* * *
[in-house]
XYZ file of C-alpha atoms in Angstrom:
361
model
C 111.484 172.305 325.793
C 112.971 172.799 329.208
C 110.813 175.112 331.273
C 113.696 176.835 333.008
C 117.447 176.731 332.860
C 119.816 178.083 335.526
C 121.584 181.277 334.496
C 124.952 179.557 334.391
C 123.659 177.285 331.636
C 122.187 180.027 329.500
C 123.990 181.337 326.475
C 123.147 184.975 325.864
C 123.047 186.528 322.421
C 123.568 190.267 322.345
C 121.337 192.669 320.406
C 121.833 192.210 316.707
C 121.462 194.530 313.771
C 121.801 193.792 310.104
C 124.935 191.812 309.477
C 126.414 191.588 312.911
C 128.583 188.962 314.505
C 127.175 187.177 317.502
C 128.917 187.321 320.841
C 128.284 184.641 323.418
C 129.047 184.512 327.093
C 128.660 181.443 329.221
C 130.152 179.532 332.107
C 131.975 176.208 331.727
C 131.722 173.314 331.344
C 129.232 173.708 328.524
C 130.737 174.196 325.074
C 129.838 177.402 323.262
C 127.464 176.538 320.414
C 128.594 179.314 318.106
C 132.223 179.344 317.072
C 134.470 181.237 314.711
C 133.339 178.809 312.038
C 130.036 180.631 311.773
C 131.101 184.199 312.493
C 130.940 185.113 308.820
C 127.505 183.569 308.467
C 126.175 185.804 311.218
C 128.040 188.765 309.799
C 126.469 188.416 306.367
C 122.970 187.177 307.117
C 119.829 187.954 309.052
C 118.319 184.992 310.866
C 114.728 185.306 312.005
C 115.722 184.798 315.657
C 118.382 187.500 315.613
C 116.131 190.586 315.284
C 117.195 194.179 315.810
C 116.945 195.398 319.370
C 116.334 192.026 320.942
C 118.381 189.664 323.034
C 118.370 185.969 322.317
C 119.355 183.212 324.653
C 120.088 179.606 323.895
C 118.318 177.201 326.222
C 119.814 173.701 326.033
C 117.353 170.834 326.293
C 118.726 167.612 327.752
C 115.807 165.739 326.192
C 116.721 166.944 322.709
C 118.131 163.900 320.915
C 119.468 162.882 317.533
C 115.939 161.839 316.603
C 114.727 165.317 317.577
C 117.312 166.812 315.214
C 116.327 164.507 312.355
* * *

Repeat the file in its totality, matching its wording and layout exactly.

[in-house]
XYZ file of C-alpha atoms in Angstrom:
361
model
C 111.484 172.305 325.793
C 112.971 172.799 329.208
C 110.813 175.112 331.273
C 113.696 176.835 333.008
C 117.447 176.731 332.860
C 119.816 178.083 335.526
C 121.584 181.277 334.496
C 124.952 179.557 334.391
C 123.659 177.285 331.636
C 122.187 180.027 329.500
C 123.990 181.337 326.475
C 123.147 184.975 325.864
C 123.047 186.528 322.421
C 123.568 190.267 322.345
C 121.337 192.669 320.406
C 121.833 192.210 316.707
C 121.462 194.530 313.771
C 121.801 193.792 310.104
C 124.935 191.812 309.477
C 126.414 191.588 312.911
C 128.583 188.962 314.505
C 127.175 187.177 317.502
C 128.917 187.321 320.841
C 128.284 184.641 323.418
C 129.047 184.512 327.093
C 128.660 181.443 329.221
C 130.152 179.532 332.107
C 131.975 176.208 331.727
C 131.722 173.314 331.344
C 129.232 173.708 328.524
C 130.737 174.196 325.074
C 129.838 177.402 323.262
C 127.464 176.538 320.414
C 128.594 179.314 318.106
C 132.223 179.344 317.072
C 134.470 181.237 314.711
C 133.339 178.809 312.038
C 130.036 180.631 311.773
C 131.101 184.199 312.493
C 130.940 185.113 308.820
C 127.505 183.569 308.467
C 126.175 185.804 311.218
C 128.040 188.765 309.799
C 126.469 188.416 306.367
C 122.970 187.177 307.117
C 119.829 187.954 309.052
C 118.319 184.992 310.866
C 114.728 185.306 312.005
C 115.722 184.798 315.657
C 118.382 187.500 315.613
C 116.131 190.586 315.284
C 117.195 194.179 315.810
C 116.945 195.398 319.370
C 116.334 192.026 320.942
C 118.381 189.664 323.034
C 118.370 185.969 322.317
C 119.355 183.212 324.653
C 120.088 179.606 323.895
C 118.318 177.201 326.222
C 119.814 173.701 326.033
C 117.353 170.834 326.293
C 118.726 167.612 327.752
C 115.807 165.739 326.192
C 116.721 166.944 322.709
C 118.131 163.900 320.915
C 119.468 162.882 317.533
C 115.939 161.839 316.603
C 114.727 165.317 317.577
C 117.312 166.812 315.214
C 116.327 164.507 312.355